Wilhelmina Washington v. Alan Wilson
UNPUBLISHED PER CURIAM OPINION filed. Originating case number: 4:14-cv-00416-RBH Copies to all parties and the district court/agency. .. [16-7634]
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UNITED STATES COURT OF APPEALS
FOR THE FOURTH CIRCUIT
Plaintiff - Appellant,
ALAN WILSON, in his individual capacity as the Attorney General of the State of South
Carolina; WAYNE ALLEN MYRICK, JR., in his individual capacity as Senior Assistant
Deputy Attorney General; SOUTH CAROLINA OFFICE OF ATTORNEY GENERAL,
Defendants - Appellees,
JOHN E FOLLIN, III, in his individual capacity as Special Agent with the South
Carolina Law Enforcement Division; SOUTH CAROLINA LAW
ENFORCEMENT DIVISION; MEGAN WINES BURCHSTEAD, in her
individual capacity as Assistant Attorney General,
Appeal from the United States District Court for the District of South Carolina, at
Florence. R. Bryan Harwell, District Judge. (4:14-cv-00416-RBH)
Submitted: August 25, 2017
Before TRAXLER, AGEE, and DIAZ, Circuit Judges.
Affirmed by unpublished per curiam opinion.
Decided: September 26, 2017
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Patrick J. McLaughlin, WUKELA LAW FIRM, Florence, South Carolina, for Appellant.
Eugene H. Matthews, RICHARDSON PLOWDEN & ROBINSON, P.A., Columbia,
South Carolina; Alan Wilson, Attorney General, Robert D. Cook, Solicitor General,
J. Emory Smith, Jr., Deputy Solicitor General, Columbia, South Carolina, for Appellees.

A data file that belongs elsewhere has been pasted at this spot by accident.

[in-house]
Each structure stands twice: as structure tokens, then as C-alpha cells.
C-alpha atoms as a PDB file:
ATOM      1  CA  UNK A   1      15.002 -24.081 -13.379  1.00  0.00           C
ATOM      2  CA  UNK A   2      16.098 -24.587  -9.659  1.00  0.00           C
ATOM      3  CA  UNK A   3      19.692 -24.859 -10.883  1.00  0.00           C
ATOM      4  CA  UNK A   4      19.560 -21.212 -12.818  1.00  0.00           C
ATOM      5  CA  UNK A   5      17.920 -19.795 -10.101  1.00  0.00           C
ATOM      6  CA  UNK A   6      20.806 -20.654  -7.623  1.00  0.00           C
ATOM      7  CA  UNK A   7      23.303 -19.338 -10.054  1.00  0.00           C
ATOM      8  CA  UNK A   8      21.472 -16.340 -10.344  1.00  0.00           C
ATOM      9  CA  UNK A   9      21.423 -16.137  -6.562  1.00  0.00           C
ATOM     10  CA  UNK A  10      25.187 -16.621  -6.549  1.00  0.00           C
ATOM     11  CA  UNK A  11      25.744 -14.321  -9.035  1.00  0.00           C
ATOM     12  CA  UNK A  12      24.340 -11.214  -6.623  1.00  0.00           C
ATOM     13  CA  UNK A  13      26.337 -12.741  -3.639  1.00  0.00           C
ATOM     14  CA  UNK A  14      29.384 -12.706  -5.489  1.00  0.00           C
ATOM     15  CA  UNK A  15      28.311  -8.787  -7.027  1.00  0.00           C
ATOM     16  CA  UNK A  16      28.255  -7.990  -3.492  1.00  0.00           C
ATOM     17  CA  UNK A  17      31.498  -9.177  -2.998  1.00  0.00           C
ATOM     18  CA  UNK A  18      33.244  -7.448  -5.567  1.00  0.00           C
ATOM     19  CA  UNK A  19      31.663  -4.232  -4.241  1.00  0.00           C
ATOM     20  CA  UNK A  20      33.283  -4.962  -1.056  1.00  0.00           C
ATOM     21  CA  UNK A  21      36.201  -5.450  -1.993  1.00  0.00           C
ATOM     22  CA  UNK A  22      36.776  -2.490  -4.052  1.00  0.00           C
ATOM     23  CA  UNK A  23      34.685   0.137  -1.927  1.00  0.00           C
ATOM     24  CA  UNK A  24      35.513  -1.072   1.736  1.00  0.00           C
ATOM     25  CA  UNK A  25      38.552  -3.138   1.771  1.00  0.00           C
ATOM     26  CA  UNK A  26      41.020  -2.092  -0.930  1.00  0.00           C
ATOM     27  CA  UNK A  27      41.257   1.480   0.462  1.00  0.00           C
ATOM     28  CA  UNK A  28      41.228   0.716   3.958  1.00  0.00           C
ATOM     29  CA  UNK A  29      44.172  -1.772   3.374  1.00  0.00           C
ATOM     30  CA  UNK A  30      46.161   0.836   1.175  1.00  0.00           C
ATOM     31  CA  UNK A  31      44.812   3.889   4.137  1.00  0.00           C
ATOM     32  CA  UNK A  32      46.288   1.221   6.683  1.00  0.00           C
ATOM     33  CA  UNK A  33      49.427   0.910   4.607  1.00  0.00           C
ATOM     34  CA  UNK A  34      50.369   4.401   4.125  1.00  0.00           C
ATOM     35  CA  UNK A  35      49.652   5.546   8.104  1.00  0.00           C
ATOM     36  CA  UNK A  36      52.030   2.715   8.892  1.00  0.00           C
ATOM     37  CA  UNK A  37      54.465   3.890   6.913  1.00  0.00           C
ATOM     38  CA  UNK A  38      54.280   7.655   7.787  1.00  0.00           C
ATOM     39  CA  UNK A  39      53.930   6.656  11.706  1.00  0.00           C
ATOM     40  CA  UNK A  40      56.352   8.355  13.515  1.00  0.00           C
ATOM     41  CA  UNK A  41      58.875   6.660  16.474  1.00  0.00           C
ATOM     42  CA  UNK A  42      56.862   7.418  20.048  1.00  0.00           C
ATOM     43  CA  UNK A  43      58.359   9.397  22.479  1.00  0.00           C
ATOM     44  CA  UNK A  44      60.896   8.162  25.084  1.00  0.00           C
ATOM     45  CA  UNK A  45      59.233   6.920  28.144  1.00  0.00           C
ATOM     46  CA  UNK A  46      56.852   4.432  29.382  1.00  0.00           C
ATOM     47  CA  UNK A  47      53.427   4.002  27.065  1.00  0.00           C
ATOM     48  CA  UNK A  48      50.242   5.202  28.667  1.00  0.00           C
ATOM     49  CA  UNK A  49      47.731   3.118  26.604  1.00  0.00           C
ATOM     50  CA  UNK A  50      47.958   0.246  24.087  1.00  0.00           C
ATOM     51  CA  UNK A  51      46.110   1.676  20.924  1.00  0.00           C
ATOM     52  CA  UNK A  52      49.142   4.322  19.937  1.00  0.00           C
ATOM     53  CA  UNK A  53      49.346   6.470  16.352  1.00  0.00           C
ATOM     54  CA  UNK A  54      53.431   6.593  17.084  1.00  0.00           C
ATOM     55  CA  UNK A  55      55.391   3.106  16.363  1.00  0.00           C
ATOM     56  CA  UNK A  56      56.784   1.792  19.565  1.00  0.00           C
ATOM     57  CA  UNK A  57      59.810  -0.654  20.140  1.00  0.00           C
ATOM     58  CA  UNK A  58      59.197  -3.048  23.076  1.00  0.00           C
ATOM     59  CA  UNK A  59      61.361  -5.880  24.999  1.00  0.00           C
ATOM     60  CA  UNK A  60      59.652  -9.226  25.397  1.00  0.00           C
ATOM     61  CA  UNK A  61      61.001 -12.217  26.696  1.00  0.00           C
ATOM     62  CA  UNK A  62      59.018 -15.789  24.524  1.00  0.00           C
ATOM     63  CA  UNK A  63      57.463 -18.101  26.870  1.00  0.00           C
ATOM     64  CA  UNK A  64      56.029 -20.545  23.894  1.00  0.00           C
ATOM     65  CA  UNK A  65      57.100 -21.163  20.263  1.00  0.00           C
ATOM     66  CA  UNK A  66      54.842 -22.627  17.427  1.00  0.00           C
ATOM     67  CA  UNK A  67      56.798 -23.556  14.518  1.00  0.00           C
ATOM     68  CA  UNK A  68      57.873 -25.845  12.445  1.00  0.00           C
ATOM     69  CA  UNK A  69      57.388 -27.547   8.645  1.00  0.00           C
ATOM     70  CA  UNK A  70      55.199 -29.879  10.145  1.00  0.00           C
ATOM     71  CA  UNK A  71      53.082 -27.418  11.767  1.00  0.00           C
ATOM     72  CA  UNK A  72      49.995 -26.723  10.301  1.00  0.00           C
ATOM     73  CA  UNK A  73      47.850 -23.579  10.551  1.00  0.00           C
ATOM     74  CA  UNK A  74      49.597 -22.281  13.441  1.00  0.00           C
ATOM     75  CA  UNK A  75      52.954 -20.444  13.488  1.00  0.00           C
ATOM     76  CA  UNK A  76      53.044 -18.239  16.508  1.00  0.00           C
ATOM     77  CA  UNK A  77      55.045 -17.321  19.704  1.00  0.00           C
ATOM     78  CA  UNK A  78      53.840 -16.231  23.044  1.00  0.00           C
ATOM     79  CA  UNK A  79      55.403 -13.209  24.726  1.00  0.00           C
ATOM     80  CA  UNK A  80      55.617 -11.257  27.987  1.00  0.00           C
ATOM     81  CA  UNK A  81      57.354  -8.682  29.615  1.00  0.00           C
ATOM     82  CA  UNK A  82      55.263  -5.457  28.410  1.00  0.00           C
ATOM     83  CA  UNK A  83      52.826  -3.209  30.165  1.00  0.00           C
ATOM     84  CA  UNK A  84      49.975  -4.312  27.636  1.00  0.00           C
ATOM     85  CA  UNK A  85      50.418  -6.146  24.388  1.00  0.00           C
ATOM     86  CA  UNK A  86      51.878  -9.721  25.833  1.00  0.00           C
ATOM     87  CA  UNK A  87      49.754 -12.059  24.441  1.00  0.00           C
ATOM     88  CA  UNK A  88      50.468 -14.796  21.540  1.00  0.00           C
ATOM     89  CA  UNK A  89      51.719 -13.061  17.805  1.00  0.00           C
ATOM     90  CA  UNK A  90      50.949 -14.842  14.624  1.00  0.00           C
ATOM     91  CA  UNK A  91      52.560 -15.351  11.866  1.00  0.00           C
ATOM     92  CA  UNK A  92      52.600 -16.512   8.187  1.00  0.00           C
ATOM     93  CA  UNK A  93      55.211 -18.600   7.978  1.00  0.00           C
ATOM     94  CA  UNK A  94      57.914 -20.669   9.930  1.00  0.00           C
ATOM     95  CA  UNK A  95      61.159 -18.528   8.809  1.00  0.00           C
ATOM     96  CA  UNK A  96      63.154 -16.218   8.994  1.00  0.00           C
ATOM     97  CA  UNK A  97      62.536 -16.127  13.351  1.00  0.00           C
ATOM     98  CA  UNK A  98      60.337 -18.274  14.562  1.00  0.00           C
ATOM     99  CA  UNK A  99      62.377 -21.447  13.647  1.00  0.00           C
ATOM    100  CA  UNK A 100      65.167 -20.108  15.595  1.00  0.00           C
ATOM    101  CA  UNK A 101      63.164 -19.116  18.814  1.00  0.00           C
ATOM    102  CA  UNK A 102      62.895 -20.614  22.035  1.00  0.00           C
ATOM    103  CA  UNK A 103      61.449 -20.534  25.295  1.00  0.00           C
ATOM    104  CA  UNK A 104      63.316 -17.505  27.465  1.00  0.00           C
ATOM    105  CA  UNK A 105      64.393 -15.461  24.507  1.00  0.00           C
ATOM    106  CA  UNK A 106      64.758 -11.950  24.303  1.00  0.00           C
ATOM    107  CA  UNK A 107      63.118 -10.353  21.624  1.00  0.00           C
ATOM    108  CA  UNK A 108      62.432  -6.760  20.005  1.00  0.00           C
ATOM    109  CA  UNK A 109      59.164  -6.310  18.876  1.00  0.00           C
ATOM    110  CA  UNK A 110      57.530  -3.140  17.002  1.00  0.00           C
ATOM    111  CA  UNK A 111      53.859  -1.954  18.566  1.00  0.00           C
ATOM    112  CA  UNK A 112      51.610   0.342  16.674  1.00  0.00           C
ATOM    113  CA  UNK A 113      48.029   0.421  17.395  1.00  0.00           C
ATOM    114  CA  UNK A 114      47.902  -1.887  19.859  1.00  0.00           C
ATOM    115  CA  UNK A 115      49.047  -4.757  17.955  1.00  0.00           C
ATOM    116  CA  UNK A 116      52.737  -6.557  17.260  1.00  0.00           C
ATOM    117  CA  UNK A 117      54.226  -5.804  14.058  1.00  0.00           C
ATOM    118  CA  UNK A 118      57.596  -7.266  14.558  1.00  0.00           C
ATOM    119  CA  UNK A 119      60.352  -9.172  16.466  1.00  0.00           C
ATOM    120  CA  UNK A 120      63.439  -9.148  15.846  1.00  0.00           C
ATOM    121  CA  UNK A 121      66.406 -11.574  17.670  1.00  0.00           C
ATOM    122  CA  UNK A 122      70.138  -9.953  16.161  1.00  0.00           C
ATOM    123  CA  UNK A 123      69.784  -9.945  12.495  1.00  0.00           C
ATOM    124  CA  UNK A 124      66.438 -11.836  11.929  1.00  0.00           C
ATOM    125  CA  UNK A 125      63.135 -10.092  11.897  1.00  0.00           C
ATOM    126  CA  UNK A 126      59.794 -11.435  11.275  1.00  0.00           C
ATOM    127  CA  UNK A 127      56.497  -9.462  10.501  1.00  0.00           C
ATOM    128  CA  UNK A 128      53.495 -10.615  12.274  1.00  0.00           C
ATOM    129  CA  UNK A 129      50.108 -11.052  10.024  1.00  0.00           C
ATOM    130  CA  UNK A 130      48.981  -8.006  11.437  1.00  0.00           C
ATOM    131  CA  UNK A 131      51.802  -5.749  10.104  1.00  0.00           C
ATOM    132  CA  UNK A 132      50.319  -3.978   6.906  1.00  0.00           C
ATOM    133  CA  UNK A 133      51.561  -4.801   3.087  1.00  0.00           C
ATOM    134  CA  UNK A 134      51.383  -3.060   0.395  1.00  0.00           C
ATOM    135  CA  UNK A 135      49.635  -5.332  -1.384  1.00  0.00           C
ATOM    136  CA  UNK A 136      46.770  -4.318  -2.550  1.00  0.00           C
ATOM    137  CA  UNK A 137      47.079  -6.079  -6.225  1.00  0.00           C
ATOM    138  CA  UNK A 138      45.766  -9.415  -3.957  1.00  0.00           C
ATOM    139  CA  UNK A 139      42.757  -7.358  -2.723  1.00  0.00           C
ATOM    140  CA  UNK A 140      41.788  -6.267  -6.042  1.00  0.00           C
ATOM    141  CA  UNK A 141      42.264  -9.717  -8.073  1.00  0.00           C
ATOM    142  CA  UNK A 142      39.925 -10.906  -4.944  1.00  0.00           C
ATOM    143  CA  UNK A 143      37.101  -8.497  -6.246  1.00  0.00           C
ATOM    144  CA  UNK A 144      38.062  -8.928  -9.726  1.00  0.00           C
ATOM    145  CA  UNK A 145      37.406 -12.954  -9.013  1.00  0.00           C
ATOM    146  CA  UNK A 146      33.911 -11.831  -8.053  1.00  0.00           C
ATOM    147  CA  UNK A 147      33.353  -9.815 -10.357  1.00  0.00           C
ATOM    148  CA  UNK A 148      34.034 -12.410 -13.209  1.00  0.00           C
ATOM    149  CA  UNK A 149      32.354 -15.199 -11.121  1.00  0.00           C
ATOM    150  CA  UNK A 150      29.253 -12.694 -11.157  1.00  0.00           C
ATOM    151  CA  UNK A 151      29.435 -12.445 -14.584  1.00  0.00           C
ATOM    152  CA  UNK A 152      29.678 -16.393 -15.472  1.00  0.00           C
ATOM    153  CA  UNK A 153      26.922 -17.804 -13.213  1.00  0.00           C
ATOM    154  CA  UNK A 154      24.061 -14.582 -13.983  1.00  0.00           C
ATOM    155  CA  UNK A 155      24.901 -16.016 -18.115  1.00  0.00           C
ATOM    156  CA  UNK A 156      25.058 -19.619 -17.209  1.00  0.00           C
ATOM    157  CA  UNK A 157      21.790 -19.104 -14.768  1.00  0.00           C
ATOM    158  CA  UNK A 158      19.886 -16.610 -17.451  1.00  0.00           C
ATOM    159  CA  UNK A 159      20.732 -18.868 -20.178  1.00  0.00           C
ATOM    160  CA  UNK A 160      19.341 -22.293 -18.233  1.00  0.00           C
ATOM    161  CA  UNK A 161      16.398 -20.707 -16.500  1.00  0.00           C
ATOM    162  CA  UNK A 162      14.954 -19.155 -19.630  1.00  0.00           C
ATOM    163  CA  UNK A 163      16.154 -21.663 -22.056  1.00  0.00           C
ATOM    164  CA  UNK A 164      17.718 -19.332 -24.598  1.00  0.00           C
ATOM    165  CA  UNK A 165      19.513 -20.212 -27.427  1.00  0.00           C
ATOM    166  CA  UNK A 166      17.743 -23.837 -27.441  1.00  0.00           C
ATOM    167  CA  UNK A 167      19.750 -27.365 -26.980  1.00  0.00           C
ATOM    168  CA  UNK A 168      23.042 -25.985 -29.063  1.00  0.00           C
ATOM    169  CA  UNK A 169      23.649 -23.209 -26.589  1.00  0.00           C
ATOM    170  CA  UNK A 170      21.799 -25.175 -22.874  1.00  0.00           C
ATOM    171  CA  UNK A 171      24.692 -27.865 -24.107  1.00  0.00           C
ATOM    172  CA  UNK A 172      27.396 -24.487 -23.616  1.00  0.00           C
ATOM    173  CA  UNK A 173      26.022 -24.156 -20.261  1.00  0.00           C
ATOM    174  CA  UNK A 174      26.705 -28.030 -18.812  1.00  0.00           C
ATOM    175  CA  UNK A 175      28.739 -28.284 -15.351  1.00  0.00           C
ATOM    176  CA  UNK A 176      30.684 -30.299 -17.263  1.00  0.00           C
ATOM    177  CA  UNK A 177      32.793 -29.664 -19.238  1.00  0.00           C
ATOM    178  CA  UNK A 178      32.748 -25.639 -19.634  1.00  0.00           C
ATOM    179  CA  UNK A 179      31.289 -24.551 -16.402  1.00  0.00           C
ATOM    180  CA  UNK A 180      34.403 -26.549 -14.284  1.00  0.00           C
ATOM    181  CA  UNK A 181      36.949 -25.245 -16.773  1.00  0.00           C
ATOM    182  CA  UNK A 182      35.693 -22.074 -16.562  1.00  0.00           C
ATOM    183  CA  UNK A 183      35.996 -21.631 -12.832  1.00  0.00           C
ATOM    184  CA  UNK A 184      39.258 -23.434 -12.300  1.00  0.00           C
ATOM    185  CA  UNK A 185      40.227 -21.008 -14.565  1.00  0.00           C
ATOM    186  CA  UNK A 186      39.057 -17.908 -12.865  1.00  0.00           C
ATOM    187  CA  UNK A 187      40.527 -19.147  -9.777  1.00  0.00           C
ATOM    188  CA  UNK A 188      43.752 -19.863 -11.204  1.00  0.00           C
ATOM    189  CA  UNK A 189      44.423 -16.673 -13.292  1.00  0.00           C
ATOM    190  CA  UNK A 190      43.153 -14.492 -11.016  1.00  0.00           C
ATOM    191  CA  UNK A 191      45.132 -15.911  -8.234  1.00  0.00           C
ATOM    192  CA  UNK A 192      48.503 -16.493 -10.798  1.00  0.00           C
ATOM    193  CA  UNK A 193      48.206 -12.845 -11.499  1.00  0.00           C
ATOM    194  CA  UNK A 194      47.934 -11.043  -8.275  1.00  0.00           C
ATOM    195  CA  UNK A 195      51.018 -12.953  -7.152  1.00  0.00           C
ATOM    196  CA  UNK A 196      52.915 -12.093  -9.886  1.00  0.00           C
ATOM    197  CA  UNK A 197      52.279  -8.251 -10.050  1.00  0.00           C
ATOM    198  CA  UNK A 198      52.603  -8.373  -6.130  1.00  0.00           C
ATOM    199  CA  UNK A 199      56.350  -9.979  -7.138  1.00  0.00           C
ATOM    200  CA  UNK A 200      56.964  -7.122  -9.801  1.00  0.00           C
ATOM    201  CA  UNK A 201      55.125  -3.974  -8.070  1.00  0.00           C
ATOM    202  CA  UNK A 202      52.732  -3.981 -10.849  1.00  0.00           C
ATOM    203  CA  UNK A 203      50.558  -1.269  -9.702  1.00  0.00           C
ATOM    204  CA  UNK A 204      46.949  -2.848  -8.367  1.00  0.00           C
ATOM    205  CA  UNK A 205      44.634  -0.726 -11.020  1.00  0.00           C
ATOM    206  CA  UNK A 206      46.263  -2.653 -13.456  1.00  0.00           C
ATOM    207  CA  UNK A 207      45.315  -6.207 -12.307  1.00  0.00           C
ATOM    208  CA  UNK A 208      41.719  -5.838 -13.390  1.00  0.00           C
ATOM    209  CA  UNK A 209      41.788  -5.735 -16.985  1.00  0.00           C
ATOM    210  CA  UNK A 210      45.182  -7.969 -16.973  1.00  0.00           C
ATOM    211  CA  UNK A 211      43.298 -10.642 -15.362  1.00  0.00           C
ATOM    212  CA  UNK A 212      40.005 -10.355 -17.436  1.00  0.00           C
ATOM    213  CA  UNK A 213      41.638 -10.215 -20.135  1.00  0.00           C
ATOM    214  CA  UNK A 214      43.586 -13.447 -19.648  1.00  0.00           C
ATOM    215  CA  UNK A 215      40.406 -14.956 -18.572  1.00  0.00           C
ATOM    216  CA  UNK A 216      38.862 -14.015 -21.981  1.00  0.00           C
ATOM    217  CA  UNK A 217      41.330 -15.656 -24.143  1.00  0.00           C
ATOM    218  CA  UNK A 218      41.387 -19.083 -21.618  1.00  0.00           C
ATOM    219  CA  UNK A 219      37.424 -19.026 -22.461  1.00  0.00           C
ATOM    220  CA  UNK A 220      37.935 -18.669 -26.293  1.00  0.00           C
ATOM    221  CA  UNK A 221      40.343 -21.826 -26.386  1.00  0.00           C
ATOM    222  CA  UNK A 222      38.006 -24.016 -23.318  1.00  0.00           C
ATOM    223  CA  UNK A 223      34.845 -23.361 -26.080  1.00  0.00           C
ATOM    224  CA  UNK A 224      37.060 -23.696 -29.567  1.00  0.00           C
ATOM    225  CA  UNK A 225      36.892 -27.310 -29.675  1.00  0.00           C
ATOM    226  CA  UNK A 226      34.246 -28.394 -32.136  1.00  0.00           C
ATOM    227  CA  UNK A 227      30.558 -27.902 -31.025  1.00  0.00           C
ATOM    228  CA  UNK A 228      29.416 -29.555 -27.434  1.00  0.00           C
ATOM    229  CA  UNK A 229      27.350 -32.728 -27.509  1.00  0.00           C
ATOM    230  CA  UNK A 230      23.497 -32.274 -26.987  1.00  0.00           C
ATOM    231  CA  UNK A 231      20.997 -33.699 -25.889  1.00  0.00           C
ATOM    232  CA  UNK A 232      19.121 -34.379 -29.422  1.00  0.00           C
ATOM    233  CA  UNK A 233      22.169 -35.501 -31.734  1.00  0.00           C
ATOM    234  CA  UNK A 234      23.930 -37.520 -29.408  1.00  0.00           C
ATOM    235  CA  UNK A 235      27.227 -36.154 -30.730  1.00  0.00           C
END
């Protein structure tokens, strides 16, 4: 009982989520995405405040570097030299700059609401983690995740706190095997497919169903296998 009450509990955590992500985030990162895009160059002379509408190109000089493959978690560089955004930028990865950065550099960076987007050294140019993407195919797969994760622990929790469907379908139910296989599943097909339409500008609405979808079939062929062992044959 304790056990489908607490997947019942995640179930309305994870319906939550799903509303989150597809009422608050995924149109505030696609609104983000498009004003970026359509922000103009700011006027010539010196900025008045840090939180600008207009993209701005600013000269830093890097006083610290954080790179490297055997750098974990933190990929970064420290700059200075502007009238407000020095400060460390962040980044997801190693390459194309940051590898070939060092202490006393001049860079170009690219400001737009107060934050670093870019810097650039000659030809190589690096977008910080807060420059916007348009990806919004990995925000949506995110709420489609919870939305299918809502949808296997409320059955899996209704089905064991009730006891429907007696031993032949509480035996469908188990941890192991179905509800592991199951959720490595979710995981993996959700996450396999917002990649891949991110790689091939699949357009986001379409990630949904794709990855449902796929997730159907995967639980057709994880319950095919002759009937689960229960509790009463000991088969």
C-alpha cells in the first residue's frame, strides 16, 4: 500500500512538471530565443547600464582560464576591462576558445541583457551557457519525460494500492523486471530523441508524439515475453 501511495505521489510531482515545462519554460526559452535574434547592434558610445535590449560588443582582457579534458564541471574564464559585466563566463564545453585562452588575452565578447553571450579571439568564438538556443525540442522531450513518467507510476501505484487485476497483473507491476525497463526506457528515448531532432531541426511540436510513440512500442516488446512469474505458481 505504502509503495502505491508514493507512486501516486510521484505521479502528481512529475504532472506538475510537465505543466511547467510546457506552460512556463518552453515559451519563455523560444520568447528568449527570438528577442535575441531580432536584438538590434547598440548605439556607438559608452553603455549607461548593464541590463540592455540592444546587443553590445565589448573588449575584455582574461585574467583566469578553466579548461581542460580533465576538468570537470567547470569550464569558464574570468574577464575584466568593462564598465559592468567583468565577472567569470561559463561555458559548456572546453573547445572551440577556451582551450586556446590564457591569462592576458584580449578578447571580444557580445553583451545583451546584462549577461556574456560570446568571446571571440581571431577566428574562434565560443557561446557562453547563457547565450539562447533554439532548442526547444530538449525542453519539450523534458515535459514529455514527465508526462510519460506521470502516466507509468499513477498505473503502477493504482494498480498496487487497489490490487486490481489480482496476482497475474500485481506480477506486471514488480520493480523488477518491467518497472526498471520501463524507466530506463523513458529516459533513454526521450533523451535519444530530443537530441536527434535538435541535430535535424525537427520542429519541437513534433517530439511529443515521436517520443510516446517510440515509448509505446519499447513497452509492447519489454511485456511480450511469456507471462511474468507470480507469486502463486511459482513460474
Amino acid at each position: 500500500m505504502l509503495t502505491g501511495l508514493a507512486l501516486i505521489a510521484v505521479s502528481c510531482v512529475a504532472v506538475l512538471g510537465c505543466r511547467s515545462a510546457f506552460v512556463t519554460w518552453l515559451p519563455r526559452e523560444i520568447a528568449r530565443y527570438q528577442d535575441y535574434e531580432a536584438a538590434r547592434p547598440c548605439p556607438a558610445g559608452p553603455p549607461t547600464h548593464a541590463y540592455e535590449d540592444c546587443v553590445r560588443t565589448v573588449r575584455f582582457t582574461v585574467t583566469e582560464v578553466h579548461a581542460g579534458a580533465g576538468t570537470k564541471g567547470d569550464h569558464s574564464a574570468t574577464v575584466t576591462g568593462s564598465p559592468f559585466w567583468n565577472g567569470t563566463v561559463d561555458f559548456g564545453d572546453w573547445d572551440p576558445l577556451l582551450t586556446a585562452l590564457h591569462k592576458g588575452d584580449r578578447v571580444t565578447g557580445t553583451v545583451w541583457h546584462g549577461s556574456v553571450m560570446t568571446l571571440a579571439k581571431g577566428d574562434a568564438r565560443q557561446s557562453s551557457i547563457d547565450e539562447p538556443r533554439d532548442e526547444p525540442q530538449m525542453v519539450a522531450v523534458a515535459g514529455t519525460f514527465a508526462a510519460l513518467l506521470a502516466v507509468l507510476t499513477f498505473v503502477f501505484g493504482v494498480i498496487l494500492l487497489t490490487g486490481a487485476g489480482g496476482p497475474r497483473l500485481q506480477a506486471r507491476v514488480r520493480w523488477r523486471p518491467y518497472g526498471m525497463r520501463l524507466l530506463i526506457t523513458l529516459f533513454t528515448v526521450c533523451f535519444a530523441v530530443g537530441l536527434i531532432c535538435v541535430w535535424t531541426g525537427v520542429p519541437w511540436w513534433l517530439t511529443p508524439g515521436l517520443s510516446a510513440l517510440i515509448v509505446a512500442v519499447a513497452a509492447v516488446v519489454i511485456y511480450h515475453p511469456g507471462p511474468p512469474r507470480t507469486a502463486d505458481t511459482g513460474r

Unpublished opinions are not binding precedent in this circuit.
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Wilhelmina Washington, formerly a clerk of a municipal court in Florence
County, South Carolina, was charged with forgery and misconduct in office. The South
Carolina Attorney General’s Office conducted the prosecution. Washington’s first trial
and a retrial both ended in a hung jury and mistrial. The charges against Washington
were dismissed. Washington then filed suit against the South Carolina Attorney General,
a Senior Assistant Deputy Attorney General, the trial attorney, and the South Carolina
Attorney General’s Office itself (“SCAG”) (collectively, “SCAG Defendants”), along
with a Special Agent of the South Carolina Law Enforcement Division (“SLED”) and
SLED itself. Washington alleged that her prosecution was vindictive and improper and
in violation of 42 U.S.C. § 1983 (2012) and the South Carolina Tort Claims Act
(“SCTCA”), S.C. Code Ann. §§ 15-78-10 to 15-78-220 (2005 & Supp. 2016).
district court adopted the magistrate judge’s recommendation to grant a Fed. R. Civ. P.
12(b)(6) motion to dismiss filed by the SCAG Defendants on the grounds of absolute
prosecutorial immunity. The claims against the SLED agent and SLED were ultimately
resolved, and are not before us on appeal.
Washington appeals from the order granting the SCAG Defendants’ motion to
dismiss. She raises two issues as to all SCAG Defendants except the trial attorney (“the
Supervisory Defendants”): (1) whether the district court erred as a matter of law in ruling